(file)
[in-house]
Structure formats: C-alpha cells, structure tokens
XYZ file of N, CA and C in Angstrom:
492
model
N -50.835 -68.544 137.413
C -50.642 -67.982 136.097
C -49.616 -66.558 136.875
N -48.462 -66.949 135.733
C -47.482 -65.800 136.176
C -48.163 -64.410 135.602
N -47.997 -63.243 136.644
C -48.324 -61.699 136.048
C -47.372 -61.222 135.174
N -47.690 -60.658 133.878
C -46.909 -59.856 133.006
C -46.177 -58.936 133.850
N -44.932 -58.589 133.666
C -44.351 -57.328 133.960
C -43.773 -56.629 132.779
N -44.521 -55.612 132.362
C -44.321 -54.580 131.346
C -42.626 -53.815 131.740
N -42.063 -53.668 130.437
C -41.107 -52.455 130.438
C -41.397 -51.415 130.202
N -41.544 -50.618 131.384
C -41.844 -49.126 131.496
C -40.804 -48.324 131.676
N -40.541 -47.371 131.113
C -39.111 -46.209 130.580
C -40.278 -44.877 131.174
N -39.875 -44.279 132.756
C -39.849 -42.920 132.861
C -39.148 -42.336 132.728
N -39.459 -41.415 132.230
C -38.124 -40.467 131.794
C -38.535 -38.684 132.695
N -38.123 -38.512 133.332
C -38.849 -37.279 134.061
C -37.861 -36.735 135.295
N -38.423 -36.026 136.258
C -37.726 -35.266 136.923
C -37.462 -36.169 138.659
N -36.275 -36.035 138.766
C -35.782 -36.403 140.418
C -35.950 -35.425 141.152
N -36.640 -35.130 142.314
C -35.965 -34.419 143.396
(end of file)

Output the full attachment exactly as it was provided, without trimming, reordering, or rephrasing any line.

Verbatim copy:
[in-house]
Structure formats: C-alpha cells, structure tokens
XYZ file of N, CA and C in Angstrom:
492
model
N -50.835 -68.544 137.413
C -50.642 -67.982 136.097
C -49.616 -66.558 136.875
N -48.462 -66.949 135.733
C -47.482 -65.800 136.176
C -48.163 -64.410 135.602
N -47.997 -63.243 136.644
C -48.324 -61.699 136.048
C -47.372 -61.222 135.174
N -47.690 -60.658 133.878
C -46.909 -59.856 133.006
C -46.177 -58.936 133.850
N -44.932 -58.589 133.666
C -44.351 -57.328 133.960
C -43.773 -56.629 132.779
N -44.521 -55.612 132.362
C -44.321 -54.580 131.346
C -42.626 -53.815 131.740
N -42.063 -53.668 130.437
C -41.107 -52.455 130.438
C -41.397 -51.415 130.202
N -41.544 -50.618 131.384
C -41.844 -49.126 131.496
C -40.804 -48.324 131.676
N -40.541 -47.371 131.113
C -39.111 -46.209 130.580
C -40.278 -44.877 131.174
N -39.875 -44.279 132.756
C -39.849 -42.920 132.861
C -39.148 -42.336 132.728
N -39.459 -41.415 132.230
C -38.124 -40.467 131.794
C -38.535 -38.684 132.695
N -38.123 -38.512 133.332
C -38.849 -37.279 134.061
C -37.861 -36.735 135.295
N -38.423 -36.026 136.258
C -37.726 -35.266 136.923
C -37.462 -36.169 138.659
N -36.275 -36.035 138.766
C -35.782 -36.403 140.418
C -35.950 -35.425 141.152
N -36.640 -35.130 142.314
C -35.965 -34.419 143.396